J. David Jackson
“Jackson led with spirit and energy…wonderful color and style…It was a sheer joy to hear the ensemble playing with such savor faire” – Metropolitan Opera Chamber Players, Carnegie Hall, January 2024 – George Grella, New York Classical Review
J. David Jackson
David Jackson made his conducting debutat theThéâtre Royal de la Monnaie in Brussels with Don Pasquale, and has since won acclaim in Europe, Asia and America. He made his Metropolitan Opera conducting debut with the Richard Jones production of Hansel and Gretel and returned to the Met in 2020 to conduct Porgy and Bess with Eric Owens and Angel Blue. Other conducting credits at the Metropolitan Opera include Simon Boccanegra and The Queen of Spades. His Werther at the MET was canceled due to the pandemic. He returns to conduct at the MET in the 2024/25.
Recent credits have included the American maestro’s debut with the Hong Kong Philharmonic in a gala concert with Korean soprano Sumi Jo, and his Carnegie Hall debut with the Metropolitan Opera Orchestra Chamber Players. At the Teatro Massimo Bellini in Catania, Sicily, Jackson has led the choral-orchestral version of Haydn’s The Seven Last Words of Christ and the Catanian prima assoluta of Handel’s Messiah. Other recent engagements have included Janáček’s From The House of the Dead and Messiah with the Gulbenkian Orchestra in Lisbon, The Turn of the Screw for the Trentino Music Festival, The Golden Cockerel with Novaya Opera (New York), Tosca at El Paso Opera, and a gala concert at the Smetana Festival in Litomyšl, Czech Republic, featuring soprano Debbie Voigt.
Past seasons have seen Mo. Jackson debut with War and Peace at the Canadian Opera Company, Faust at Genoa’s Teatro Carlo Felice, Weber’s Euryanthe at the Glyndebourne Festival, and Elektra at the Istanbul State Opera and Ballet. He has conducted La Fanciulla del West and Simon Boccanegra with Kentucky Opera, Il Barbiere di Siviglia with Opera Omaha, Le Jongleur de Notre Dame at the Central City Opera Festival, and L’Italiana in Algeri at the Wolf Trap Festival, in addition to engagements at the Palm Beach Opera, the Théâtre de la Place in Liège, Belgium and the Slovenian National Orchestra.
At the Théâtre Royal de la Monnaie, Mo. Jackson conducted Così fan Tutte, Die Zauberflöte and The Love for Three Oranges on highly successful tours throughout Belgium and Germany. As Music Director of the Intermezzo Opera Festival, he led the highly acclaimed European premiere of Mark Adamo’s Little Women. He has also conducted L’Enfant et les Sortilèges, Don Giovanni and Giulio Cesare at the Trentino Festival, Cendrillon and Turn of the Screw with the Siena Summer Festival, and Janáček’s Cunning Little Vixen at the Manhattan School in New York.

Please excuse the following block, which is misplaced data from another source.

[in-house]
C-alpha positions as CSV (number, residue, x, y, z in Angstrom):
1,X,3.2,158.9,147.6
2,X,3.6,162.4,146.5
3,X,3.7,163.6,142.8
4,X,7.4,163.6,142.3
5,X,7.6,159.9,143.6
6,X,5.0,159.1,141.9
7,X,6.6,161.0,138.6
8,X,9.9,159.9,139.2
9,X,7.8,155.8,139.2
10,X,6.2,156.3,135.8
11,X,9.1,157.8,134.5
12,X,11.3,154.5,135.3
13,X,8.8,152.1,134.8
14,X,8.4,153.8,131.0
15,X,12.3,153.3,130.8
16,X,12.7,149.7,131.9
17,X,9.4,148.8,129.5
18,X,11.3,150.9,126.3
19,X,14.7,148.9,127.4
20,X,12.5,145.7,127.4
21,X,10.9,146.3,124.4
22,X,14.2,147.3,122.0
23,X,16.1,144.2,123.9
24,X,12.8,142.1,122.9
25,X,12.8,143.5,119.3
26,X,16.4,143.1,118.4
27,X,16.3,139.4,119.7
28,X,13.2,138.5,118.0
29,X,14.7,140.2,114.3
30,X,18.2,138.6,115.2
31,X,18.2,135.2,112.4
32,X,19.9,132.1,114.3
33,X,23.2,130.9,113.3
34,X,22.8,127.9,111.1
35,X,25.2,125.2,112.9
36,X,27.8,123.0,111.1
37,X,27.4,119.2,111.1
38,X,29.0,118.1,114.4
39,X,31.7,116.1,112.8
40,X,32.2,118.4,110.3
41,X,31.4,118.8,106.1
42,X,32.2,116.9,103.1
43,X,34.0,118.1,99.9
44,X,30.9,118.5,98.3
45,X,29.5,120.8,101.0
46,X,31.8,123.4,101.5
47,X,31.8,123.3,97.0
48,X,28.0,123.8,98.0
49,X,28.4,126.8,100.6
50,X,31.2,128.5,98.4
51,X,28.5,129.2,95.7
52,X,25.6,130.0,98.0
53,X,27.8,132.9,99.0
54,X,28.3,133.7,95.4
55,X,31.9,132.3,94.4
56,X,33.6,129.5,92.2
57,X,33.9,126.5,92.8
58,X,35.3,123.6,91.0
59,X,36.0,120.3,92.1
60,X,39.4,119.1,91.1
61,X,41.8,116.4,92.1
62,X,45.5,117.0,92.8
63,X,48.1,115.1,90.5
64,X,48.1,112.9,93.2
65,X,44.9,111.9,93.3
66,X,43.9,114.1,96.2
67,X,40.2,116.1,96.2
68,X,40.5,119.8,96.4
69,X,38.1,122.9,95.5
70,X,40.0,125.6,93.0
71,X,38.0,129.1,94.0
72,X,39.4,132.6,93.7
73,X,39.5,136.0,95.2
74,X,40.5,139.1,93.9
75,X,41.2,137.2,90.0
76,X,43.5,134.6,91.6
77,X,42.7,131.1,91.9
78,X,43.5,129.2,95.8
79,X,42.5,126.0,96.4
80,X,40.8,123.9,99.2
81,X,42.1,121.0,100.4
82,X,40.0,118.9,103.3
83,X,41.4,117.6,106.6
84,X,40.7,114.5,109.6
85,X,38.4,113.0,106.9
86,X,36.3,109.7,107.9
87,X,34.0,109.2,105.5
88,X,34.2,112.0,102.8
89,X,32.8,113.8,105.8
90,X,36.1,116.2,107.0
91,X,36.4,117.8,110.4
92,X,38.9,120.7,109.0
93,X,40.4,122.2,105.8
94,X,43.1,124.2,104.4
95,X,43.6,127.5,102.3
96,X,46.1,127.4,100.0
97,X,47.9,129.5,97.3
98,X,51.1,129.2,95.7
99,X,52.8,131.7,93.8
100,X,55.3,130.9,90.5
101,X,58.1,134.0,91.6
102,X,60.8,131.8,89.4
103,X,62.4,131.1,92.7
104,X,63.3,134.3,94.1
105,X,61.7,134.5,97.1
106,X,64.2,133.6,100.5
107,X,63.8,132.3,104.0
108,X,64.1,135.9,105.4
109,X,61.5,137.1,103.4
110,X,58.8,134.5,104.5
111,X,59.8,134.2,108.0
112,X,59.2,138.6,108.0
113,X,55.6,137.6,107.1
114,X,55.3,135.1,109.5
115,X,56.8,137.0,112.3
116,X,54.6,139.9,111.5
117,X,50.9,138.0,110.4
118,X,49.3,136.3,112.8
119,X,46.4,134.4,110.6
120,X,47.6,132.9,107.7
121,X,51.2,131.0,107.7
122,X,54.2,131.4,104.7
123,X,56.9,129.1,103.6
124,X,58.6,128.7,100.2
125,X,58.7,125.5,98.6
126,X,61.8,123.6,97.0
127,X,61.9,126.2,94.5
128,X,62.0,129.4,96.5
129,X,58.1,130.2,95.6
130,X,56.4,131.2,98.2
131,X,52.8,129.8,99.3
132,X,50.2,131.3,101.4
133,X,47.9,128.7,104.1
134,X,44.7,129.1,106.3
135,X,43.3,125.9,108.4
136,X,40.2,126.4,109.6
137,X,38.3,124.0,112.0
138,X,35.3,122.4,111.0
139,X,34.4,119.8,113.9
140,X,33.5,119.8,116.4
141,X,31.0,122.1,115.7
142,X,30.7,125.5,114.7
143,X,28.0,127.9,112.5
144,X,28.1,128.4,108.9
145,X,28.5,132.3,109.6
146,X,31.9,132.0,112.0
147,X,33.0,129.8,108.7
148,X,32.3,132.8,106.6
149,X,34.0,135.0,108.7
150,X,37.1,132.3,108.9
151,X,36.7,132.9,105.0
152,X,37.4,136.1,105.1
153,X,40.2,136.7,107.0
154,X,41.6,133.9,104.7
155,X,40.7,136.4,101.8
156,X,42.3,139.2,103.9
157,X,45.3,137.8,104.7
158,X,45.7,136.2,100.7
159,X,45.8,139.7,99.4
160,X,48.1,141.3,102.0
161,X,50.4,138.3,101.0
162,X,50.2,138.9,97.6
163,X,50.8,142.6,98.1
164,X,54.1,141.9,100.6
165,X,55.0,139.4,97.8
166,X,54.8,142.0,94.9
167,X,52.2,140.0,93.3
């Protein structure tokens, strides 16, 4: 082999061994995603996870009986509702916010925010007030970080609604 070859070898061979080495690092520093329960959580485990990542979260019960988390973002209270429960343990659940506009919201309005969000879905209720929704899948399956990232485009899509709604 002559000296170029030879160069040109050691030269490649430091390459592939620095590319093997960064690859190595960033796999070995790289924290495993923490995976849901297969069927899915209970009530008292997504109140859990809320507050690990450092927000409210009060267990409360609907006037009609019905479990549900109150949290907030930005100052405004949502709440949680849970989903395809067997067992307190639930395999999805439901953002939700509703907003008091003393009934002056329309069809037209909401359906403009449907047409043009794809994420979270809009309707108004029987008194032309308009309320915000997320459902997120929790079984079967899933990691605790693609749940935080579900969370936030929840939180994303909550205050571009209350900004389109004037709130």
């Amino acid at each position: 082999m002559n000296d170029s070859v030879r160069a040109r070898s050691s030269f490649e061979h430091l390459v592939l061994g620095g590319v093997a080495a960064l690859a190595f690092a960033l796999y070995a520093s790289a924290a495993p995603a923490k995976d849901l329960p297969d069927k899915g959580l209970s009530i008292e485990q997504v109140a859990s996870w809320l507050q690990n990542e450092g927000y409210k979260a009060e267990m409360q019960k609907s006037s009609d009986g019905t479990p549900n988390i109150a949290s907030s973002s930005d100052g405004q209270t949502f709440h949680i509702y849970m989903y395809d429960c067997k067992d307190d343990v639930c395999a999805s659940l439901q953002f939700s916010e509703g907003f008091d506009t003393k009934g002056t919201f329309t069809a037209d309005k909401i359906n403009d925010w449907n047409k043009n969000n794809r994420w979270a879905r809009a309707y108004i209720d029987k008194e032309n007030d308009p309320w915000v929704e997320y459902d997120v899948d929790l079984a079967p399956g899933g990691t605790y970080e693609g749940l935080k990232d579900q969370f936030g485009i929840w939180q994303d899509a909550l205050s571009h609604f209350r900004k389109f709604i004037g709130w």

A versatile artist, Maestro Jackson’s enormous operatic repertory includes everything from early Baroque to contemporary. He is noted for his interpretation of French and Russian opera, with acclaimed successes of Massenet’s Le Jongleur de Notre Dame at the Central City Opera Festival, and Boris Godunov, Khovanshchina, and Lady Macbeth ofMtsensk with La Monnaie. His performances of Tchaikovsky’s The Queen of Spades at the Met and War and Peace</em in Toronto were also critically praised. Since 1996, his new conclusion to Mussorgsky’s Khovanshchina is regularly performed in Brussels and elsewhere.
Mo. Jackson’s commitment to contemporary opera is reflected in his successes as Music Director for American Opera Projects productions of Stefan Weisman’s Darkling and Deborah Dratell’s Marina, and conductor for world premiere performances of Kamran Ince’s The Judgment of Midas. Jackson’s contemporary recording catalog also includes Garrett List’s Trees with the National Orchestra of Belgium, and Lorentsen’s Die Musikkommt mir äussert bekanntvor for Danish National Radio.
Jackson’s near-half century of friendship with recently deceased American composing legend Lewis Spratlan has borne fruit in several productions. The maestro led premiere performances of Act One of Spratlan’s Midi, a reinterpretation of the Medea legend set in the 1930’s Caribbean, while his performances of Act 2 of Spratlan’s Life is a Dream garnered the Pulitzer Prize for Music in 2000. J. David Jackson has also been selected to serve as editor of a highly anticipated new book on Spratlan’s music.
Mo. Jackson is also active as a composer. His Model Love, for three singers, chamber orchestra and rock band, was premiered at Lincoln Center’s Kaplan Penthouse. Other works such as Stones of Love, for singers and chamber orchestra, based on texts of Pablo Neruda, his Magnificat for chorus, and his Violin Fantasy and Sonata for Cello and Piano have been heard in Europe and the United States. With Noise and Glee, for concert band, was premiered in April of 2017. His new song cycle, AquaAmoriferens (Water: the Bearer of Love,) for two singers with ancient and modern instruments, based on texts of Homer, Pliny, Statius, Propertius, and Jean-Pierre Otte, will be premiered in New York soon. He is working on a set of choral pieces based on Anglo-Saxon riddles and is collaborating on a new opera with librettist Stephen Pickover.
Under the pen name of David L. Cairns, J. David Jackson has written his two mysteries featuring his heroine pianist/coach Maria Garboni: A Death for Mozart >and Death Comes to Puccini. He will continue the series with a third book, Wagner’s Death Mask.
J. David Jackson was trained as a pianist and violinist before beginning his conducting career. He attended Amherst College and the Peabody Conservatory, studying with Otto Werner Mueller, Franco Ferrara, and Sixten Ehrling. In addition to his native English, David speaks Italian, French, Spanish, German and Russian, is conversant in Czech, and is an avid gardener and amateur chef.